The Queen and Monarch butterfly season in my pollinator garden was pretty subdued this summer. Not sure if it was the dismal monsoon season with very little rain or other factors. I did manage to catch a couple stages of metamorphosis of a queen butterfly.
First, watch a queen caterpillar turn into a chrysalis:
And the next step is the fully developed butterfly emerging from its chrysalis:
The New Year brought me to Costa Rica for a short reboot. Hoping to start 2019 on a clear and heart-felt path. While most of my adventures have to do with nature, conservation and wildlife, this trip is focused on health and well-being. However, that hasn’t stopped my curiosity and desire to explore the natural world around me. Granted, I know very little about Costa Rican biodiversity, so the photos below have only the simplest of descriptions.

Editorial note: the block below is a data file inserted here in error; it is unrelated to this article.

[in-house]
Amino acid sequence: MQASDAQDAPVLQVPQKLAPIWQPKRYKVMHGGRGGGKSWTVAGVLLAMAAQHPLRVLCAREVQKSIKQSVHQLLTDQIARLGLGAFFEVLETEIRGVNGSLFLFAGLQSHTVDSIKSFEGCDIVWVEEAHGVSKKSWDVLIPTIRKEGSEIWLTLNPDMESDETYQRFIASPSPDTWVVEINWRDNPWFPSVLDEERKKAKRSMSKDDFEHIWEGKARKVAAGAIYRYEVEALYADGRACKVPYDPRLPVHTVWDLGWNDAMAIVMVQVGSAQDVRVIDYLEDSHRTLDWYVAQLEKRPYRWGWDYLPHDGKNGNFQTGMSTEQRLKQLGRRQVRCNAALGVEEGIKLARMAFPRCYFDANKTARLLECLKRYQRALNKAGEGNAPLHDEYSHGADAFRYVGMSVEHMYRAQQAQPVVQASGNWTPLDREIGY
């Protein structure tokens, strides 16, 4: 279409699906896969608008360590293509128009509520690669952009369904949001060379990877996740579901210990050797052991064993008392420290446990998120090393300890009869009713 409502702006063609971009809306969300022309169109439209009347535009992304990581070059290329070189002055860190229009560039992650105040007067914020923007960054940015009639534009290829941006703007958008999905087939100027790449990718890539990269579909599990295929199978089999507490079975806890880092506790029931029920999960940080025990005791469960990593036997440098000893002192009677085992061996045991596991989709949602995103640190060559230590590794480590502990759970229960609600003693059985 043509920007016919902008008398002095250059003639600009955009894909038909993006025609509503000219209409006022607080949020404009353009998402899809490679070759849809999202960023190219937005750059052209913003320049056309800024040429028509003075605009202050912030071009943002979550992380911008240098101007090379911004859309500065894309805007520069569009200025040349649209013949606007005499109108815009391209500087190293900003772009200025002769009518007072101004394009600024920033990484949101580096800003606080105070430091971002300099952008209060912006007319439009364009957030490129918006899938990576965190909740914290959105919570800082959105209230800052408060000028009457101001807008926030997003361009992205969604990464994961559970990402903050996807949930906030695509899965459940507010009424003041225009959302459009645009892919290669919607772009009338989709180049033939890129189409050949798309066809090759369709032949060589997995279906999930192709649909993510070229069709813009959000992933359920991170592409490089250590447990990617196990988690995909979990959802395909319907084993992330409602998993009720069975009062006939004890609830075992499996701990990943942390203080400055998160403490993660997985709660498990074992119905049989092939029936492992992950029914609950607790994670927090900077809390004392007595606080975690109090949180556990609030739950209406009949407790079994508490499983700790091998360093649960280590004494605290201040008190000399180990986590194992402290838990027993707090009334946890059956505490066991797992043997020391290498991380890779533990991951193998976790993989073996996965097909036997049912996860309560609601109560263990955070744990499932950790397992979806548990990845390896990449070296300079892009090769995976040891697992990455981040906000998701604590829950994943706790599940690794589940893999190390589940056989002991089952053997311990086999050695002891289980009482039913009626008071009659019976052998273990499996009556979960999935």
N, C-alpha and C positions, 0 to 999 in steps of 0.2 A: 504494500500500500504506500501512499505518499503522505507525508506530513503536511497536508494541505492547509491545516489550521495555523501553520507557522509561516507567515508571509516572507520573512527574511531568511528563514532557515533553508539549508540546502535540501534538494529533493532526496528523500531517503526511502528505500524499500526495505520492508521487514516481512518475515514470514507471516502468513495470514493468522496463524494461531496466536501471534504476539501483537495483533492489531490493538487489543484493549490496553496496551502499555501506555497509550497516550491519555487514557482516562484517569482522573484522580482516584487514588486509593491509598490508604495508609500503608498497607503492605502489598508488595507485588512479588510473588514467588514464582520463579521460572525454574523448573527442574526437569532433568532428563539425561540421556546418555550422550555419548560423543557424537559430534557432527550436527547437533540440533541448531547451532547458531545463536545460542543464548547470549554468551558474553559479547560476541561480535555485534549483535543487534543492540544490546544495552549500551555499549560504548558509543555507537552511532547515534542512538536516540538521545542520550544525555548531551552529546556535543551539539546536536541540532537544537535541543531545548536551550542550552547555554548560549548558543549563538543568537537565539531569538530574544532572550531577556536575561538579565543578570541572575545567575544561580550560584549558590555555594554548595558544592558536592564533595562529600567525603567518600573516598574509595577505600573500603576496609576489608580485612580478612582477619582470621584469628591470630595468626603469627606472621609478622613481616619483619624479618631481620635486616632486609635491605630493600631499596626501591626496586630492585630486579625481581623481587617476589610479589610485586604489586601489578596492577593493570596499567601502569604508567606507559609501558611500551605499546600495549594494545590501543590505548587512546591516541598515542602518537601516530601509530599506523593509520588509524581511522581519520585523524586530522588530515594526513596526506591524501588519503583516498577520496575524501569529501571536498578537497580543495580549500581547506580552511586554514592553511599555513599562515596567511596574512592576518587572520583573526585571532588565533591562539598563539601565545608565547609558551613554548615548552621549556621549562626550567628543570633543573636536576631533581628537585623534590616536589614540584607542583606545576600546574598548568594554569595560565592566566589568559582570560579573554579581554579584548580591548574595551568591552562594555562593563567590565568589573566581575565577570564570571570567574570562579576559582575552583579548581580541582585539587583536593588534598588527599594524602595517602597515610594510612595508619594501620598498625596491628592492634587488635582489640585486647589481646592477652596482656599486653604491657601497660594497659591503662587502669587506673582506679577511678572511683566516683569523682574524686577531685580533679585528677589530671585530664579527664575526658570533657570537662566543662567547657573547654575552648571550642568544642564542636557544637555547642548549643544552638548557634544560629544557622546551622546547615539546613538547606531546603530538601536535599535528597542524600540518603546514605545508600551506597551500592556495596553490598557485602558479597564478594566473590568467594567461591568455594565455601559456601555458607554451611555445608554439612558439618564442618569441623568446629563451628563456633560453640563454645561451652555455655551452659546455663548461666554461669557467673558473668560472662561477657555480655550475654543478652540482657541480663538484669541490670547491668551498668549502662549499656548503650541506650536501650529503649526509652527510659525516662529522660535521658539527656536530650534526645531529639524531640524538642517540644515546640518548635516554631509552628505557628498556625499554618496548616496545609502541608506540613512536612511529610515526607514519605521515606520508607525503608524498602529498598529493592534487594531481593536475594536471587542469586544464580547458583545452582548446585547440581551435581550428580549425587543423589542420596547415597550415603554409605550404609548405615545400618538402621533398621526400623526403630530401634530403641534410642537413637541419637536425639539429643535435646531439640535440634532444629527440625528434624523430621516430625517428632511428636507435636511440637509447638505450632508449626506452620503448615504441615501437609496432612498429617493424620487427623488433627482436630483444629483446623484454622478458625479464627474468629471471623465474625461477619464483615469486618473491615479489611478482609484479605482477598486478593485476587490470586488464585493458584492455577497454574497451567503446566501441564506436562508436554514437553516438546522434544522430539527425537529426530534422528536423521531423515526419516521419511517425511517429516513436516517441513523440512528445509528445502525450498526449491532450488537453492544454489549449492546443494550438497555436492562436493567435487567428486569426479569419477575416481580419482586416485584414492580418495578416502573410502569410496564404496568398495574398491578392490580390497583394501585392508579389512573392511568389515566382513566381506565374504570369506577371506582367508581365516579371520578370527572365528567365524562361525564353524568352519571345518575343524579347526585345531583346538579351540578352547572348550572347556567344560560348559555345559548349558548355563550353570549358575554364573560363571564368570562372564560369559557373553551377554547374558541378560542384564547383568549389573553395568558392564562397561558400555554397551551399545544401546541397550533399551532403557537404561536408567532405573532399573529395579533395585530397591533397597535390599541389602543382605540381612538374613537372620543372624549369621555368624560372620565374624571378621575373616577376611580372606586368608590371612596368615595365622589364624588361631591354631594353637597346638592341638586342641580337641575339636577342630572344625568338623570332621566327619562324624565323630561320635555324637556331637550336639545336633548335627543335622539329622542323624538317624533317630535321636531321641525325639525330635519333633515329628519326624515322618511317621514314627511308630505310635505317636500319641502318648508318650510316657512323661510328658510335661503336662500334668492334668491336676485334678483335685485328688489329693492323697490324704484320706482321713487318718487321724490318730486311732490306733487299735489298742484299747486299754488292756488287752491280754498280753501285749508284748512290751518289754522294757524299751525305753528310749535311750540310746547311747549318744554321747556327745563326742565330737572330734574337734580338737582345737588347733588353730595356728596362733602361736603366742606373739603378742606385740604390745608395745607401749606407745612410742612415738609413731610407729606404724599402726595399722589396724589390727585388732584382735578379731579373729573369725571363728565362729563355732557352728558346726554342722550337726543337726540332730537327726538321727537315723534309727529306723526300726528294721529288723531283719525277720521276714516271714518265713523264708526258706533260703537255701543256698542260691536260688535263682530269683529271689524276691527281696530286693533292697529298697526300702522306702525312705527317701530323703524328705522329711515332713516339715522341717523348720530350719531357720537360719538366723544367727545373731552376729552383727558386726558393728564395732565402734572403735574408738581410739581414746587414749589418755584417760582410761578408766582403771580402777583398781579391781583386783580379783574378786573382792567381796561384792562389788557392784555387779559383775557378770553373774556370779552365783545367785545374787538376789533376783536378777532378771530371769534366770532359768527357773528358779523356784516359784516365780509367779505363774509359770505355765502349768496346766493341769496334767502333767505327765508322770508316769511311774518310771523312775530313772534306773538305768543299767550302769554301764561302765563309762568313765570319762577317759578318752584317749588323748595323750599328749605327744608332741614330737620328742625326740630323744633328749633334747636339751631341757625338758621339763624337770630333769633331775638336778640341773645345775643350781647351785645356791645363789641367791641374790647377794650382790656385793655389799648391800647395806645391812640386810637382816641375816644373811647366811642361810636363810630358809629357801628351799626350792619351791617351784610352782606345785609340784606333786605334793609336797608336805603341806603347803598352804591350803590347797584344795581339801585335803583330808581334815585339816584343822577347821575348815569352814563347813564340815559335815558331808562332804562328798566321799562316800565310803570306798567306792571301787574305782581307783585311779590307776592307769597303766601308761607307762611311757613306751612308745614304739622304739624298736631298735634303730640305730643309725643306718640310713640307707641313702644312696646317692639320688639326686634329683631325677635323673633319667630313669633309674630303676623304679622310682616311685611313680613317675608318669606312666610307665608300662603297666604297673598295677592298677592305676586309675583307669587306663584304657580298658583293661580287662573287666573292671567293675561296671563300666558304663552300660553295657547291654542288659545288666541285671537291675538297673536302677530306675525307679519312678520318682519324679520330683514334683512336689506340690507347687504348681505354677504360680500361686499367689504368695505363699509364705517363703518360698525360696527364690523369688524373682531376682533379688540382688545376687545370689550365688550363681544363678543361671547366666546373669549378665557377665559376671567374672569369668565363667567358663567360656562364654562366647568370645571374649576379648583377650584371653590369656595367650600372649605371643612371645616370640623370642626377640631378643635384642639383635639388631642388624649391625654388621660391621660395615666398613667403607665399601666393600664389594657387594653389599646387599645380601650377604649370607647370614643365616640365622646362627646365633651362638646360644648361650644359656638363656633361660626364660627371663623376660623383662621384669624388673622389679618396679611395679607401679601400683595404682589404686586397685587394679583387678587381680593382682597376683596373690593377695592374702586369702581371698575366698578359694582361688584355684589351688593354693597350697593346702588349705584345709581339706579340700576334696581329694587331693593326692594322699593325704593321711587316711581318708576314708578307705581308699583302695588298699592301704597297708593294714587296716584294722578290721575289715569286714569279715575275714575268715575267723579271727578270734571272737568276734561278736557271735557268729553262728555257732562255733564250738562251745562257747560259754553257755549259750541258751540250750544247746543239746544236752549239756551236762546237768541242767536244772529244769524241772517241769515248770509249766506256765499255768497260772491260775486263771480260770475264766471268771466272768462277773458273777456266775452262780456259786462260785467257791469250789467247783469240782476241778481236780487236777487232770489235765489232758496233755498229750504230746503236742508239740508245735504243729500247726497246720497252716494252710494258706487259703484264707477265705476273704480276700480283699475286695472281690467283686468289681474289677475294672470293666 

A few orchids:
A few insects:
I did not have my good DSLR, so the few bird photos I’ve taken so far are not that great:
Queen Butterfly caterpillars are eating their way through the leaves on the milkweed plants in my yard. This is just fine by me. While I’ve been hoping for some Monarch Butterfly caterpillars to do the same, I have yet to see any. As far as the Queen caterpillars go, several have already morphed into butterflies as, evidenced by the chrysalis skeletons left behind, while others have only just started. Here’s a short video I made of the metamorphosis process at normal speed, from caterpillar to chrysalis:
In this video I speed up the 45 minute process to two minutes:
After what seemed an eternity of dry hot weather, the monsoons have finally arrived.
This is the time the desert plants and animals become more active and the Sonoran Desert morphs into a living terrarium with the simple addition of rain. Because of this it is my favorite time of year, despite the high temps and humidity.
This afternoon I set two new camera traps in a mountain range SE of Tucson. On the way to the sites I had selected I came across some common, but beautiful insects:
There have been a number of Great Purple Hairstreak Butterflies have been visiting the Desert Broom in my yard. In the following video, notice how it moves its wings as it moves over the flowers drinking nectar. Love how they look like antennae, confusing predators: